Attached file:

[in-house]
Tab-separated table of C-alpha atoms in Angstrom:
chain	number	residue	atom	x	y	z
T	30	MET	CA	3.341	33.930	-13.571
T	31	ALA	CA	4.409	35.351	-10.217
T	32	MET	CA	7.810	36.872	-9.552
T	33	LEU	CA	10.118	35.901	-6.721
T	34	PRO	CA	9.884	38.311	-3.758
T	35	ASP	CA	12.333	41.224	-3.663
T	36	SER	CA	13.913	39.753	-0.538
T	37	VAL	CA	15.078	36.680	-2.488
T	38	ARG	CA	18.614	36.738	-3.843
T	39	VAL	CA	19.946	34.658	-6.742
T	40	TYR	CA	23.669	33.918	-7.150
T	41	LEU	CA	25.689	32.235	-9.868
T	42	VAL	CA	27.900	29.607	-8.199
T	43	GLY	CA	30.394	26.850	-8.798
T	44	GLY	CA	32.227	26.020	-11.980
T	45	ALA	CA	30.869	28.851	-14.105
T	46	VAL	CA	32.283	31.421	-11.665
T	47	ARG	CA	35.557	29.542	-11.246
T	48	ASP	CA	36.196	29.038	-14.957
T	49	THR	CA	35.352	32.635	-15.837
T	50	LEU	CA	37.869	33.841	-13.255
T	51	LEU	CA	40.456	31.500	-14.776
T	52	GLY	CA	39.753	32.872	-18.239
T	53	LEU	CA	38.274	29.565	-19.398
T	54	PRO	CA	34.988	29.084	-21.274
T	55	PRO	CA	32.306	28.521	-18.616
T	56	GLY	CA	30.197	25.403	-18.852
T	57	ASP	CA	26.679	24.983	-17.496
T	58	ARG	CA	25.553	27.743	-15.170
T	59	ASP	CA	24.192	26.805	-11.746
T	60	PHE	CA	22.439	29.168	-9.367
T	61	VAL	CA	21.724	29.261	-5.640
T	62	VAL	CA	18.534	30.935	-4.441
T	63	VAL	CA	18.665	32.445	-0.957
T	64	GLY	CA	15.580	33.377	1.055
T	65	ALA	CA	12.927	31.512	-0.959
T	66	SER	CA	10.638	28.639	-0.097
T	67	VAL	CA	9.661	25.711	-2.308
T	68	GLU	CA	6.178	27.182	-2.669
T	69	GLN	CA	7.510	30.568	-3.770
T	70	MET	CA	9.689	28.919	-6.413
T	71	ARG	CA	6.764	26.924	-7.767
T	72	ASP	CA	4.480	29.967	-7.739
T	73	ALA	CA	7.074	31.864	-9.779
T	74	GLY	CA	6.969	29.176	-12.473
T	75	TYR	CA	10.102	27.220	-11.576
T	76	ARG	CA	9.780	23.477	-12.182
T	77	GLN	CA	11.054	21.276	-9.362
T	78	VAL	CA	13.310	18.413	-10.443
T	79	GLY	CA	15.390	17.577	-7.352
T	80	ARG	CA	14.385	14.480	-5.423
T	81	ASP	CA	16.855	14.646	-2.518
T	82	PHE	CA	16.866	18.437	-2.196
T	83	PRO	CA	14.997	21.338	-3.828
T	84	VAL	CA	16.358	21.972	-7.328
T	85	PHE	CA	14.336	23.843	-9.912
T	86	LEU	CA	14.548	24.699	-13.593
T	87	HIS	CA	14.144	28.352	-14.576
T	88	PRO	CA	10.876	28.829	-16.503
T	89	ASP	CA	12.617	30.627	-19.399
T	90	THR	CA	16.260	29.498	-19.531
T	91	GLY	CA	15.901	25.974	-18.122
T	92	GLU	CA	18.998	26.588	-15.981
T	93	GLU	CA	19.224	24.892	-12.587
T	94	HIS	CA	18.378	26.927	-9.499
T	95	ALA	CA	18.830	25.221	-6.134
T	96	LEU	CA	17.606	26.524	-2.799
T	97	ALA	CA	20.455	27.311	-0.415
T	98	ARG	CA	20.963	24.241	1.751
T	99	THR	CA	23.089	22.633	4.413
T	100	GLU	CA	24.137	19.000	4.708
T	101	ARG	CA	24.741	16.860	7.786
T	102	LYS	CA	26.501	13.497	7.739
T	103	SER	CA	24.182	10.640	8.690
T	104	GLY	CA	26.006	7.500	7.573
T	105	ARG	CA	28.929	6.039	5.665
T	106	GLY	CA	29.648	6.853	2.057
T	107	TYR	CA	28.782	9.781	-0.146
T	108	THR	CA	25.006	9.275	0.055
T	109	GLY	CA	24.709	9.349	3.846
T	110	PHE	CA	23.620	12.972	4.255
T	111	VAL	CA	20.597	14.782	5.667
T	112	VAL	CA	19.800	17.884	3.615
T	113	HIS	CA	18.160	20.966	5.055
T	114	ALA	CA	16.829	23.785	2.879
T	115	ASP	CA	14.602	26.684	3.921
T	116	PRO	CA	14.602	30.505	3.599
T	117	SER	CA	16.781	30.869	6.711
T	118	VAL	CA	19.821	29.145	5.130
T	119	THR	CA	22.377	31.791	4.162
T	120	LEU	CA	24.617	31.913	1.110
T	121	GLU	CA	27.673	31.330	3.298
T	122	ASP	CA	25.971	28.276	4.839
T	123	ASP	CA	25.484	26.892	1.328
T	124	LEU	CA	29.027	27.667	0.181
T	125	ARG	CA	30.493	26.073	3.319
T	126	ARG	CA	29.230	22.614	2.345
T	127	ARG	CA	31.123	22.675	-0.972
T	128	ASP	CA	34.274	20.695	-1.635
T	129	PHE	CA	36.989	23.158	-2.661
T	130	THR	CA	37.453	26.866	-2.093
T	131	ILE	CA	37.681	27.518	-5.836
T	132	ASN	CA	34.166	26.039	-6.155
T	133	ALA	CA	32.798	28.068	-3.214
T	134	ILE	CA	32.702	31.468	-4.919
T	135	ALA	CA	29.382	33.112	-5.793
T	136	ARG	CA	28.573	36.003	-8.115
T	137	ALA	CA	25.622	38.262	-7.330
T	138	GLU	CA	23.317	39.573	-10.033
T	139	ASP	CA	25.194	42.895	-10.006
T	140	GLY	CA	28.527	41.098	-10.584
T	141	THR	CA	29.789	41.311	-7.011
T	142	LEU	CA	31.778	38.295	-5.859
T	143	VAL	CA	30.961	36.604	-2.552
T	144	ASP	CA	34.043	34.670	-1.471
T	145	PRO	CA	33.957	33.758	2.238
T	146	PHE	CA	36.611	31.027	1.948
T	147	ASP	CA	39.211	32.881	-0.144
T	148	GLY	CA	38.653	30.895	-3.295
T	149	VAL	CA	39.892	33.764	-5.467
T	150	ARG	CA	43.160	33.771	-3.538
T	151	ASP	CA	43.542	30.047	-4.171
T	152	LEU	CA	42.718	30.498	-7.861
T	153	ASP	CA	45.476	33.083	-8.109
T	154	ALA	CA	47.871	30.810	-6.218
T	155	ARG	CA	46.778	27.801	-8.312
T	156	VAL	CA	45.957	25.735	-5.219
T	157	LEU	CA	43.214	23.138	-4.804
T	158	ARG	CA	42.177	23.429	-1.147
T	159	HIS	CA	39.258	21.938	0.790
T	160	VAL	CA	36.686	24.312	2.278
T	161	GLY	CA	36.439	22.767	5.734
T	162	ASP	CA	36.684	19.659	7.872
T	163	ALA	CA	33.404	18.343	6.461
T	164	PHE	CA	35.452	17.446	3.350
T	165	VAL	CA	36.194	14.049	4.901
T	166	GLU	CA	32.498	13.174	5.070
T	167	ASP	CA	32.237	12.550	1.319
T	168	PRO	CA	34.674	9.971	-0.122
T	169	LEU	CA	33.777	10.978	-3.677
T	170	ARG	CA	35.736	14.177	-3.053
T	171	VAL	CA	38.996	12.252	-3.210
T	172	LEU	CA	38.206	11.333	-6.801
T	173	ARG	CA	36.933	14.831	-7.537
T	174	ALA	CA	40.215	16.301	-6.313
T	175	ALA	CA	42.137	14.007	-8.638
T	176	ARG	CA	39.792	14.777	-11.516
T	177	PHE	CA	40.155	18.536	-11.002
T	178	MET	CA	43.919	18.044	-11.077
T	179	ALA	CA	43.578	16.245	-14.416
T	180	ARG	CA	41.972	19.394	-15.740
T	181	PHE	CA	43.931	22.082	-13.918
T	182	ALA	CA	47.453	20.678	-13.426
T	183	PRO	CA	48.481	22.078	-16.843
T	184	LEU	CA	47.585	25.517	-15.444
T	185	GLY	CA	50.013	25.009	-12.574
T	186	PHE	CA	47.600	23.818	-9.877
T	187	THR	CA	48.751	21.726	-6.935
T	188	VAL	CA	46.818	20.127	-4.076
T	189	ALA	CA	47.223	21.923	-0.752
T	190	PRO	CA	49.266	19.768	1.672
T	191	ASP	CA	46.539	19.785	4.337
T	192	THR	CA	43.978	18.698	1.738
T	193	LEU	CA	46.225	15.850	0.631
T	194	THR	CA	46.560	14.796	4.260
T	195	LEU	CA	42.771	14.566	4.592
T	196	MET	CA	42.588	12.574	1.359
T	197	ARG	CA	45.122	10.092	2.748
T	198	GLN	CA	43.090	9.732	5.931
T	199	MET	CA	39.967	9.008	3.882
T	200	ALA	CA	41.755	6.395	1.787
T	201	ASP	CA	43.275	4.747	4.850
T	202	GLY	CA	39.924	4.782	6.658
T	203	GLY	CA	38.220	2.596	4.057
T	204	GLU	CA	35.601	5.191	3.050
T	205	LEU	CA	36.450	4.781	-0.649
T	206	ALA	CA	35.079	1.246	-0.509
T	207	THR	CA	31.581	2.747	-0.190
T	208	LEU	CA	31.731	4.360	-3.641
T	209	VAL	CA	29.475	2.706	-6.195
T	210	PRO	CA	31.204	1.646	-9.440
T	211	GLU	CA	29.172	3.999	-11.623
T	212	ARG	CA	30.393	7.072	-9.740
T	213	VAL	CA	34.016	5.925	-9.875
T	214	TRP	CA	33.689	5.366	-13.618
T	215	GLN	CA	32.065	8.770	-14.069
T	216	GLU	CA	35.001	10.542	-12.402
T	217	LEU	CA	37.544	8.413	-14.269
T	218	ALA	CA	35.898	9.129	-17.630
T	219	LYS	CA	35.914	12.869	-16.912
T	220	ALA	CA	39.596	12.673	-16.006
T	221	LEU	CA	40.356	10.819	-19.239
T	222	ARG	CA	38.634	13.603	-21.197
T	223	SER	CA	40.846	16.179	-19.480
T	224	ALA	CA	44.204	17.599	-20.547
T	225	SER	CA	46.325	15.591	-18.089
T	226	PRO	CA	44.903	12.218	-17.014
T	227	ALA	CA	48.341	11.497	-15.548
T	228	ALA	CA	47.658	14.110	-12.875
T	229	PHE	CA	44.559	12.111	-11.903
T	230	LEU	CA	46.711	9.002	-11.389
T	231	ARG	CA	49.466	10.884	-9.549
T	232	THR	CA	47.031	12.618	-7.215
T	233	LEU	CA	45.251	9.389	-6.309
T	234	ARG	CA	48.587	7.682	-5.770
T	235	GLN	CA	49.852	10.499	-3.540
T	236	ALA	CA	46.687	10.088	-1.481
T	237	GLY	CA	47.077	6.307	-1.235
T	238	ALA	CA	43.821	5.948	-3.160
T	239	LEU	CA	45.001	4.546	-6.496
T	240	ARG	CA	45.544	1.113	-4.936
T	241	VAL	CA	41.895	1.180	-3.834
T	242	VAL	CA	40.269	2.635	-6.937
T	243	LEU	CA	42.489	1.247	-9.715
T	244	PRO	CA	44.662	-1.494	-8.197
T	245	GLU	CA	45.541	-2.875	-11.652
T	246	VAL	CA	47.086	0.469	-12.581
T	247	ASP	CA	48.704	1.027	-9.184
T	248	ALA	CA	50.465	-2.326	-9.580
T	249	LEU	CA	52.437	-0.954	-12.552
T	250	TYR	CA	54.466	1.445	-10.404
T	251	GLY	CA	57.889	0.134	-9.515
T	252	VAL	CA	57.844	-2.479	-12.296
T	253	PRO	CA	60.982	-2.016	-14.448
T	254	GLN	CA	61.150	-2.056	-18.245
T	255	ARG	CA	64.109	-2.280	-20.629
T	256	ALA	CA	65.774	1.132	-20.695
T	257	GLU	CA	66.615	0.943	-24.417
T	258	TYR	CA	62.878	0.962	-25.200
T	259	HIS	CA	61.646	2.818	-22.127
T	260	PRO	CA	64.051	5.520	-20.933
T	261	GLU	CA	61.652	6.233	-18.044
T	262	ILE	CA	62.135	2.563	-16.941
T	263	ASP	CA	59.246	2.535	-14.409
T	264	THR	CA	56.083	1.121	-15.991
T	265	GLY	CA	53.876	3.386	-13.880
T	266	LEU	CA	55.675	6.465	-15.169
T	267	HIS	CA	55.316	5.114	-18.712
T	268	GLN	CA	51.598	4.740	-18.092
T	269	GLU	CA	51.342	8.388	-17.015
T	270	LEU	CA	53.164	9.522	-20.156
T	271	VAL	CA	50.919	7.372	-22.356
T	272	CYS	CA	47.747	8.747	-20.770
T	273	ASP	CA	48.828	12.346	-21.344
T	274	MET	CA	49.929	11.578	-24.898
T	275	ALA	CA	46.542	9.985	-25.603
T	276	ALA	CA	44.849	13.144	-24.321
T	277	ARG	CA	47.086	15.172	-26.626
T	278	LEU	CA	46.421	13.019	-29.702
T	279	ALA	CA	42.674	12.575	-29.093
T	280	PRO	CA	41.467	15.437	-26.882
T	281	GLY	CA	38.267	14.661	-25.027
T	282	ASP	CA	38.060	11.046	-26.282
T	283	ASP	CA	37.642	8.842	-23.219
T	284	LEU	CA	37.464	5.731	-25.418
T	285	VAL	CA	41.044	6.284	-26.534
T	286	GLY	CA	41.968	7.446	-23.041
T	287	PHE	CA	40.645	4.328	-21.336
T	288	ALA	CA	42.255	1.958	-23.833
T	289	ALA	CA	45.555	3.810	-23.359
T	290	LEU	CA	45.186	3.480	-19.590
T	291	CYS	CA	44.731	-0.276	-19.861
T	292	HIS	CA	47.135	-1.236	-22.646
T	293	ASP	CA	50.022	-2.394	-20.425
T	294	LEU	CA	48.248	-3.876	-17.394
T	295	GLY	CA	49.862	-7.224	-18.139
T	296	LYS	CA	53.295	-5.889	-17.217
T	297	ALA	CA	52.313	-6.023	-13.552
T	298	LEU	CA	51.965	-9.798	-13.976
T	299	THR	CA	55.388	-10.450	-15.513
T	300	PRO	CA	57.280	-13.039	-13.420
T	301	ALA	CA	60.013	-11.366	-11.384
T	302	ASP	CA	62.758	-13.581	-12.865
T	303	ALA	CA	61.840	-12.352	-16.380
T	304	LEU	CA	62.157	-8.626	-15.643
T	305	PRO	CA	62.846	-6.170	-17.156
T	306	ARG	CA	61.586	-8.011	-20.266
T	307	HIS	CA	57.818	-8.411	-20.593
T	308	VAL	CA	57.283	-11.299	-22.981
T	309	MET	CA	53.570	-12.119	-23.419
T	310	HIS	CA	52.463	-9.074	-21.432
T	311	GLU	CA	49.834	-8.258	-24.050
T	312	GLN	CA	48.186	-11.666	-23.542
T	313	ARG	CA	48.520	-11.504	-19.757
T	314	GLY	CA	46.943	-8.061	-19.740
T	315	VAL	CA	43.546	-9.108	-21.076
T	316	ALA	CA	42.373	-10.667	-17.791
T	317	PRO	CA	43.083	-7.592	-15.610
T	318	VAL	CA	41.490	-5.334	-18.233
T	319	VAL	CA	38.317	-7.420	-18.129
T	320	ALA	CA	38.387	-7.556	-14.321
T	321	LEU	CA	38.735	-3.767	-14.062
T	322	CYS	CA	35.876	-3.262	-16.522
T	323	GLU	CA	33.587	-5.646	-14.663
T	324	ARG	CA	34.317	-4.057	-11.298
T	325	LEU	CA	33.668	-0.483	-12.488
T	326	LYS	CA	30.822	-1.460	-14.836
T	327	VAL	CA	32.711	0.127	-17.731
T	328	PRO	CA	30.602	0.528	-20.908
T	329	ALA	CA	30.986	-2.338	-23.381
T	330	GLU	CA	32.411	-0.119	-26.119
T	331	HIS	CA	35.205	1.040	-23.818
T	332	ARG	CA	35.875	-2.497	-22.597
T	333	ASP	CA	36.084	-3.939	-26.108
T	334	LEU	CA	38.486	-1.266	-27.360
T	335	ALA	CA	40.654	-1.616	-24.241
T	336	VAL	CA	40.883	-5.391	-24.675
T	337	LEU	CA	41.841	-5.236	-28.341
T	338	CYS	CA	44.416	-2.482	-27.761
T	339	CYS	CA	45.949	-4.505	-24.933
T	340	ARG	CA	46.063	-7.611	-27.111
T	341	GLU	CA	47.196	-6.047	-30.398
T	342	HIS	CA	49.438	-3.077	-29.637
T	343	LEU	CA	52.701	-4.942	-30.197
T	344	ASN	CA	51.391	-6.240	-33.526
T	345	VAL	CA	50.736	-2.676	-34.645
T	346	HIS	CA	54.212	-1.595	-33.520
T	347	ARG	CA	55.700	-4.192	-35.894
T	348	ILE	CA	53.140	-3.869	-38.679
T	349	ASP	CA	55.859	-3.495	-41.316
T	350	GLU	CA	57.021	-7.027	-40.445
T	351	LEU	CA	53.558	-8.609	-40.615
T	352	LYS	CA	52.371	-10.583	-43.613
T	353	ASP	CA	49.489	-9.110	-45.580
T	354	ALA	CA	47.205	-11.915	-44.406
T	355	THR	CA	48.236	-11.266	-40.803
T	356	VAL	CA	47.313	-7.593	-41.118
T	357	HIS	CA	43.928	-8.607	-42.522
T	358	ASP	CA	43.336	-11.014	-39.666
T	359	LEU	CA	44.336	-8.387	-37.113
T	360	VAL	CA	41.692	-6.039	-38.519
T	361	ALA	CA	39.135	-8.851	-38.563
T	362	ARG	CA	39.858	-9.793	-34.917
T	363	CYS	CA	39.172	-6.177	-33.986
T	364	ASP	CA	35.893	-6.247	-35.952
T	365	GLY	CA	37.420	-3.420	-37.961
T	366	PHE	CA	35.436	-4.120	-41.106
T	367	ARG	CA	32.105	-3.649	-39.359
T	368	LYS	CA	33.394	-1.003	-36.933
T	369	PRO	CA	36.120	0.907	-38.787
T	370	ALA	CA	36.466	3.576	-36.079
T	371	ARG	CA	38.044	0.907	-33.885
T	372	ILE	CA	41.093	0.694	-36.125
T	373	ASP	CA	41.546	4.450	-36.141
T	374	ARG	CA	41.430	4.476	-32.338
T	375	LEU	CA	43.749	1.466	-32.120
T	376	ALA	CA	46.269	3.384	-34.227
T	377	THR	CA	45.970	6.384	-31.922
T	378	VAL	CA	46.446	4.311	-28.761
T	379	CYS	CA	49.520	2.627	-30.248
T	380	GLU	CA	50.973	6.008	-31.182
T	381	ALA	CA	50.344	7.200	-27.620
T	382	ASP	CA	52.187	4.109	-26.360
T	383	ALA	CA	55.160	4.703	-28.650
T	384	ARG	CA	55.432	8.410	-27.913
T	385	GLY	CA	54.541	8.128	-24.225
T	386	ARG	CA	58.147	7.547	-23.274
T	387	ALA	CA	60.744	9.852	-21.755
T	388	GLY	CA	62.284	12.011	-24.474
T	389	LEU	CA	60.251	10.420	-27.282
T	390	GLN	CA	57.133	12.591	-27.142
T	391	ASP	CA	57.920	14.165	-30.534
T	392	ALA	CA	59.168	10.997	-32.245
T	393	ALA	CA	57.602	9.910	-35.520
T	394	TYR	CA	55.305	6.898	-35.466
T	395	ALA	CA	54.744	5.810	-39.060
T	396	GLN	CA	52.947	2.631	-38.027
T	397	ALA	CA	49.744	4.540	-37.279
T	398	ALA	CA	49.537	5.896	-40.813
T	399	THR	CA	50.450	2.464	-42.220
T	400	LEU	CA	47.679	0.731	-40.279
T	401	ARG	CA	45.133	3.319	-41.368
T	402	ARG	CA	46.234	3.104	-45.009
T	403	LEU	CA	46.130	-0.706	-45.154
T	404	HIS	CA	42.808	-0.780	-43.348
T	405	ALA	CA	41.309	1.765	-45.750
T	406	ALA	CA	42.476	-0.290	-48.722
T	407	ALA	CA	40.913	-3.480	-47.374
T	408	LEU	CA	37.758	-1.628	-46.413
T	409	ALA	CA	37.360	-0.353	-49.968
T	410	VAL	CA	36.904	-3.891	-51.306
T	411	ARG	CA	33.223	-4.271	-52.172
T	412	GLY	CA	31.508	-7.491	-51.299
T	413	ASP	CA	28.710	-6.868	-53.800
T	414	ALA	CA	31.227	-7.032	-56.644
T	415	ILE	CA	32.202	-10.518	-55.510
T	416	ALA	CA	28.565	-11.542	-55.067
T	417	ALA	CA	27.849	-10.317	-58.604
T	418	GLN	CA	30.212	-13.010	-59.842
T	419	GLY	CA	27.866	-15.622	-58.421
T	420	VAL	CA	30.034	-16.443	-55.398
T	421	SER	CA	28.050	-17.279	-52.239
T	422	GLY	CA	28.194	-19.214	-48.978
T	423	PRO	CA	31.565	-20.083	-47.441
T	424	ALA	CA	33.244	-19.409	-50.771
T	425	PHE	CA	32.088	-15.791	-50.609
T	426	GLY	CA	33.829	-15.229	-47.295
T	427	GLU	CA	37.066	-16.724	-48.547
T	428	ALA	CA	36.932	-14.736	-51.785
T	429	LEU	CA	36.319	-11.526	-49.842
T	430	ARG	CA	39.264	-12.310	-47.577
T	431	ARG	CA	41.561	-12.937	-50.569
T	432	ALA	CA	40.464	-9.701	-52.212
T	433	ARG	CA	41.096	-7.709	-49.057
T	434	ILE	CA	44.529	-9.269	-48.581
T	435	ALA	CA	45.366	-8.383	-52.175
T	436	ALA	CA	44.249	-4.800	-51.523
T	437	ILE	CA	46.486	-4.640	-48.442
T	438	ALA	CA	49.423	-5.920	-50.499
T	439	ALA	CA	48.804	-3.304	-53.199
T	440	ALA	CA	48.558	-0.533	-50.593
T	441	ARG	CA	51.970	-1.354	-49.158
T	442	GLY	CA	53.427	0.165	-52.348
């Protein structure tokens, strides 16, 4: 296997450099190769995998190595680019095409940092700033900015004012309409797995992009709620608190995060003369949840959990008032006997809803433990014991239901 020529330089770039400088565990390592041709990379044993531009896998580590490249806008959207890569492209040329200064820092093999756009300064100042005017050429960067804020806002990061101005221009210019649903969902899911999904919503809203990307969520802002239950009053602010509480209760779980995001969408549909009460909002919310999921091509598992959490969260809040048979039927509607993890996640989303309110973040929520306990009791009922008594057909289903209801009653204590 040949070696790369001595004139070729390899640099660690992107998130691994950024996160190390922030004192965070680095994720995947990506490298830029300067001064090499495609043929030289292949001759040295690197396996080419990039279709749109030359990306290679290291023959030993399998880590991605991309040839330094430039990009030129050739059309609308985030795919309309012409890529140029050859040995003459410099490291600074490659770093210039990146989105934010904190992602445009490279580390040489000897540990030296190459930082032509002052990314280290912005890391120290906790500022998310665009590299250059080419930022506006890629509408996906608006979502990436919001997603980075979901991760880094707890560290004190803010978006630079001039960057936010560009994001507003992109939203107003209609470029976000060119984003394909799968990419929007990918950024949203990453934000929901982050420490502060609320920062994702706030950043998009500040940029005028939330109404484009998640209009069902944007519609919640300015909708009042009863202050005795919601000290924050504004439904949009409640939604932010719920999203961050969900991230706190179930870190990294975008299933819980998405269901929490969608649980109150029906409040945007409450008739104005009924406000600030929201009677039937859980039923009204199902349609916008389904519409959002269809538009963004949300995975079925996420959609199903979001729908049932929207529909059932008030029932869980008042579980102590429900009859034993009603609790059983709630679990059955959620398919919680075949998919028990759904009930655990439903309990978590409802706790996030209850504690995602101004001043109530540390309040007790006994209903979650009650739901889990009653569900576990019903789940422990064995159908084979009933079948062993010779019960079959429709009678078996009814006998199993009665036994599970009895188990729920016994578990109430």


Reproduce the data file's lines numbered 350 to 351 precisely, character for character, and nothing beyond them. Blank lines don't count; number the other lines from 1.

T	376	ALA	CA	46.269	3.384	-34.227
T	377	THR	CA	45.970	6.384	-31.922